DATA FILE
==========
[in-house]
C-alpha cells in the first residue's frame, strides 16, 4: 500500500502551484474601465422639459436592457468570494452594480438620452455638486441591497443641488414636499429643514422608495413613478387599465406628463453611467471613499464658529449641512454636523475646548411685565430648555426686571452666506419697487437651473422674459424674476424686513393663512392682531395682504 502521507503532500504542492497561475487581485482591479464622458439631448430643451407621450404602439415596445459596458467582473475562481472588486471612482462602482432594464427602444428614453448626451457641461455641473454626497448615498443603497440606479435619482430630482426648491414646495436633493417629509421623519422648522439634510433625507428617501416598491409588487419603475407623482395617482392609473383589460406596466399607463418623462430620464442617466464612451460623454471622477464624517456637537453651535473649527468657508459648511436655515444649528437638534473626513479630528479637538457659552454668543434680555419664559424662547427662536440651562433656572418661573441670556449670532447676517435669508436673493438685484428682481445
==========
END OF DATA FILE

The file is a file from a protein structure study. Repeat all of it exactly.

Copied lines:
[in-house]
C-alpha cells in the first residue's frame, strides 16, 4: 500500500502551484474601465422639459436592457468570494452594480438620452455638486441591497443641488414636499429643514422608495413613478387599465406628463453611467471613499464658529449641512454636523475646548411685565430648555426686571452666506419697487437651473422674459424674476424686513393663512392682531395682504 502521507503532500504542492497561475487581485482591479464622458439631448430643451407621450404602439415596445459596458467582473475562481472588486471612482462602482432594464427602444428614453448626451457641461455641473454626497448615498443603497440606479435619482430630482426648491414646495436633493417629509421623519422648522439634510433625507428617501416598491409588487419603475407623482395617482392609473383589460406596466399607463418623462430620464442617466464612451460623454471622477464624517456637537453651535473649527468657508459648511436655515444649528437638534473626513479630528479637538457659552454668543434680555419664559424662547427662536440651562433656572418661573441670556449670532447676517435669508436673493438685484428682481445